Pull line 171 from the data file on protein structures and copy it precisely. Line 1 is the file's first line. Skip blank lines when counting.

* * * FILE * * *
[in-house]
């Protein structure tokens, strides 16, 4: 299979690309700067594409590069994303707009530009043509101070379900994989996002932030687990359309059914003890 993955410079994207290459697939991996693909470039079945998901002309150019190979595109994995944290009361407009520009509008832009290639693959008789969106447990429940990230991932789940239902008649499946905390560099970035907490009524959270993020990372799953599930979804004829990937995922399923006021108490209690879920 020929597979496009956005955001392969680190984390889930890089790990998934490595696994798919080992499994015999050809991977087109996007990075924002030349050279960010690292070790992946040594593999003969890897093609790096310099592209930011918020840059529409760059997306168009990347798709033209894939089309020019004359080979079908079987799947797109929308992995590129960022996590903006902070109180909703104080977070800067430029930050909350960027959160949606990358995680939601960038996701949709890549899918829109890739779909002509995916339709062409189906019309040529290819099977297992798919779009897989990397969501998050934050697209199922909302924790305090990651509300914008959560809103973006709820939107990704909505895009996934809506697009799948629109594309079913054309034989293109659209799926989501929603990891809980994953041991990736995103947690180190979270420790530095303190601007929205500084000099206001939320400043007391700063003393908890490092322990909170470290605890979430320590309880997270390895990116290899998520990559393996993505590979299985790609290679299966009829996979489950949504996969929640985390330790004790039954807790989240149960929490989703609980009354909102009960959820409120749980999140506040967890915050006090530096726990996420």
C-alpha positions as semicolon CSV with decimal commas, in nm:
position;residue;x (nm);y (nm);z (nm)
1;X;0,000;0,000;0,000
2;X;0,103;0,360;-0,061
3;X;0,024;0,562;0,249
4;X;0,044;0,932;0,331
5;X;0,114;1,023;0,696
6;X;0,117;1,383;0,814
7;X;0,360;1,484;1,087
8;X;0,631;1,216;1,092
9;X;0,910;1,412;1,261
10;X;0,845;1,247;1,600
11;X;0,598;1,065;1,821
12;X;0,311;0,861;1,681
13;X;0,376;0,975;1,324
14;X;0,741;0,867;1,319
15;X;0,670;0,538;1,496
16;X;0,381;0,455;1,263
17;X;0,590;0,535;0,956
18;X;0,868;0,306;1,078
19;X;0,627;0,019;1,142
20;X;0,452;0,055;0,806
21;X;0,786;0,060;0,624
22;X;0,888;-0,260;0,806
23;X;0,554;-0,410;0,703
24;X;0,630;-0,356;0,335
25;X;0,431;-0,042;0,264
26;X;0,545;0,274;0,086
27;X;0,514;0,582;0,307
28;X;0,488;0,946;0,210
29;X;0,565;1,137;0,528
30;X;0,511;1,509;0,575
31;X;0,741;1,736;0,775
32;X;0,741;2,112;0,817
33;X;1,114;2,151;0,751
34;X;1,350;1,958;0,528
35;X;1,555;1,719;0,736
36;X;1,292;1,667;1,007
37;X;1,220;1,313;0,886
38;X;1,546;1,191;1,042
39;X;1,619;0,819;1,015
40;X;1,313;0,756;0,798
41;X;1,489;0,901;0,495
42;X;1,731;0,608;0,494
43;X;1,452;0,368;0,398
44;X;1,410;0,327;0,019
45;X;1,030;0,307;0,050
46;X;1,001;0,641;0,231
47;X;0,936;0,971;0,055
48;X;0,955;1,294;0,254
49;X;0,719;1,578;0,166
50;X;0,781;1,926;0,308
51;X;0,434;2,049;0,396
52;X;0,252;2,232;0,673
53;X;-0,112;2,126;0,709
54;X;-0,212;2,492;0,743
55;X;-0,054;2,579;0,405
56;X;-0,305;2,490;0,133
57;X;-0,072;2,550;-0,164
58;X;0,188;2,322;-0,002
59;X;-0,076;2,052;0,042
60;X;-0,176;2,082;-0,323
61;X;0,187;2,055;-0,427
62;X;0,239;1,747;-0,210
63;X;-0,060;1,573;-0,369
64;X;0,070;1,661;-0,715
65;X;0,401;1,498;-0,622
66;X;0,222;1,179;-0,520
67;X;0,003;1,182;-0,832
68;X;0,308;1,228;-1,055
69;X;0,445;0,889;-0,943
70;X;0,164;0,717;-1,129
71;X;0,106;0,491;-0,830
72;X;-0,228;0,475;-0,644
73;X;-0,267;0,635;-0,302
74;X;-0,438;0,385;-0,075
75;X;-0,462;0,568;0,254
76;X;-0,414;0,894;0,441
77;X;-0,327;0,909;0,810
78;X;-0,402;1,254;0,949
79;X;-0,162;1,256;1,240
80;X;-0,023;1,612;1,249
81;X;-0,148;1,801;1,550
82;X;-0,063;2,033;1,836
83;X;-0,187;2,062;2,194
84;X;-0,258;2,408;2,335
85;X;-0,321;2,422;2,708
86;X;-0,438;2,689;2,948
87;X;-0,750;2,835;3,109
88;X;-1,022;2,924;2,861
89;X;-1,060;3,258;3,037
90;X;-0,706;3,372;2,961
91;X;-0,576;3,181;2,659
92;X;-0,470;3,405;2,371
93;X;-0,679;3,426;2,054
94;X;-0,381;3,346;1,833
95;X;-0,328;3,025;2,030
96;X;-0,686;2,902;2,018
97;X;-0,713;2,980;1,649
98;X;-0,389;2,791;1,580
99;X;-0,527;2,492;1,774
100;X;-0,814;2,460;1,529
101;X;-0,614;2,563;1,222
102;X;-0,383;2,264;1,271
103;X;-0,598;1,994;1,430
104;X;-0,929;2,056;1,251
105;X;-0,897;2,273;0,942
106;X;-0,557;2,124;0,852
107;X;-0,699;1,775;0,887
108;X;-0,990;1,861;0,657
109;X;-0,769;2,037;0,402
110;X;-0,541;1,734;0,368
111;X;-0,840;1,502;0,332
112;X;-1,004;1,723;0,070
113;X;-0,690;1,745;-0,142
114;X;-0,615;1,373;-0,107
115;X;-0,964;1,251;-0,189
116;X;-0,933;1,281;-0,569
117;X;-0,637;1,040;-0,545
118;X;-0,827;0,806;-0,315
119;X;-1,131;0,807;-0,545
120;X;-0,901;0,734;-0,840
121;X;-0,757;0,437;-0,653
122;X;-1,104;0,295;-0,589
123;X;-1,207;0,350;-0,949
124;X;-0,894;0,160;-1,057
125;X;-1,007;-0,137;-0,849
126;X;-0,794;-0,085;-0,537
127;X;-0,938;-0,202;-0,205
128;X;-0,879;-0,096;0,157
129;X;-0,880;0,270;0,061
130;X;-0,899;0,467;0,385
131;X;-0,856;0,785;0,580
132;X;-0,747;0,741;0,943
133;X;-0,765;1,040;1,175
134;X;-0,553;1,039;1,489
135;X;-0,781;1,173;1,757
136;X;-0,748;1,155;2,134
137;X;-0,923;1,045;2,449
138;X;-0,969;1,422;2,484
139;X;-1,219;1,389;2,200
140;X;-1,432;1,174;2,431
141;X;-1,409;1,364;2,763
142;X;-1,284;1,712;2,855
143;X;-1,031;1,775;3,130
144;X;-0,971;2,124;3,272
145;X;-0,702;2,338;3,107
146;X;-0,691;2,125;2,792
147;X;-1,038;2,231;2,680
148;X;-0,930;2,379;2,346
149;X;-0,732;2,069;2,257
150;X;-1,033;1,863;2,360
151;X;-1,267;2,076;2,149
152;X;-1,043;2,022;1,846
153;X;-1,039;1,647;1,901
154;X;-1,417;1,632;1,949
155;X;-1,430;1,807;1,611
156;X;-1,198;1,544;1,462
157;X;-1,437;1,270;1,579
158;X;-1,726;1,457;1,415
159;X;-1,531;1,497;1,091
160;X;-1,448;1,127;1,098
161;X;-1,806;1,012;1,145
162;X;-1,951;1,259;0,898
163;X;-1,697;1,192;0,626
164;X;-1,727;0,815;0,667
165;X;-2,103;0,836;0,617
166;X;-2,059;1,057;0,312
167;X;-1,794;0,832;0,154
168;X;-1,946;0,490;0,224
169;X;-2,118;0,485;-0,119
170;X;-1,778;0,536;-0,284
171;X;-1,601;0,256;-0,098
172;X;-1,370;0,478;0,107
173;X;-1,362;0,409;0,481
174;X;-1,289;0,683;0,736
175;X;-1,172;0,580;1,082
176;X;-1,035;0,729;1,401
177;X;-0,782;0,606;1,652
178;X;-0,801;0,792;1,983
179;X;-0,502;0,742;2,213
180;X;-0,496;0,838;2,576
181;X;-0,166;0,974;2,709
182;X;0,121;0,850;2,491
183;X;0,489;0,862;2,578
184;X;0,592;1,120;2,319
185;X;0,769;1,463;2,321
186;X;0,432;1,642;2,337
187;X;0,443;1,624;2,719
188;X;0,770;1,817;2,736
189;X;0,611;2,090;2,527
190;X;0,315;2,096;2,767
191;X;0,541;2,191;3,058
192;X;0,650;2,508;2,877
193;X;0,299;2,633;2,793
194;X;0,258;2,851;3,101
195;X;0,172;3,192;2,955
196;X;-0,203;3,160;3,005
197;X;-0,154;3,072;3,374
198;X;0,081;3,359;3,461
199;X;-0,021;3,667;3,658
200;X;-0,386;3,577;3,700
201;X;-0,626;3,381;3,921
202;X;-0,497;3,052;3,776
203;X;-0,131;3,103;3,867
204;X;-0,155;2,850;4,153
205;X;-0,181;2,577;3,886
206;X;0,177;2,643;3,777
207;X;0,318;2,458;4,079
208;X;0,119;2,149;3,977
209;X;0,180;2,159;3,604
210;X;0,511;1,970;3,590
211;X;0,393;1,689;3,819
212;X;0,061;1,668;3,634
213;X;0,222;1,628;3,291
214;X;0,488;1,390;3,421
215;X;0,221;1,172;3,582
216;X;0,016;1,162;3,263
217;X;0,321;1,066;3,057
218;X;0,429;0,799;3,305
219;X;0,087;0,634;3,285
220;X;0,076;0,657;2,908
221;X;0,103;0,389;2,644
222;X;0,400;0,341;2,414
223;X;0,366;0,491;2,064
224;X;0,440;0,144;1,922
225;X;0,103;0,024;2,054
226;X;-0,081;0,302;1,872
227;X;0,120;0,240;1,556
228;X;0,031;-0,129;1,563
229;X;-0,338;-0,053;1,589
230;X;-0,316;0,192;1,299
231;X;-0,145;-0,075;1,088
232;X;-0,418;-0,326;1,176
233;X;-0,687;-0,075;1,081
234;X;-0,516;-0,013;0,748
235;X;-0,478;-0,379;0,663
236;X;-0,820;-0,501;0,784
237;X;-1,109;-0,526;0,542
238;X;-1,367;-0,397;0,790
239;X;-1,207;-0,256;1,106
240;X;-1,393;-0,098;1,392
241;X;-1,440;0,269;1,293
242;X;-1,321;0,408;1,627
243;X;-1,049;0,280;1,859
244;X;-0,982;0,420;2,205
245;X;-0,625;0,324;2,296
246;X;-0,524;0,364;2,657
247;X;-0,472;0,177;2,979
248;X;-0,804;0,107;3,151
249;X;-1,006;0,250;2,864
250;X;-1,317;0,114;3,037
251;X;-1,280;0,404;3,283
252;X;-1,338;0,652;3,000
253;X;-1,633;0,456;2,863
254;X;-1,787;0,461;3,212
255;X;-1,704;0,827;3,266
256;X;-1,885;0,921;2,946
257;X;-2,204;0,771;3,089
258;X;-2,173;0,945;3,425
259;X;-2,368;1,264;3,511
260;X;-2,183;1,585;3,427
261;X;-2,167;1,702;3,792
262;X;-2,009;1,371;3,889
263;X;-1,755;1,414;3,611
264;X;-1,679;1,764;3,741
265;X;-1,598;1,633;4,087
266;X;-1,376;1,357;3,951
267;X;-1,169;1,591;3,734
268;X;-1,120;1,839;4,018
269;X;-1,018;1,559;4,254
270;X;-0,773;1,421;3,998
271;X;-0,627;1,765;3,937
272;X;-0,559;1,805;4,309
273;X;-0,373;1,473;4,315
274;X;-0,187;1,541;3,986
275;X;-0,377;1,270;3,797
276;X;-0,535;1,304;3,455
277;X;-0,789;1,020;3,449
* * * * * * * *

167;X;-1,794;0,832;0,154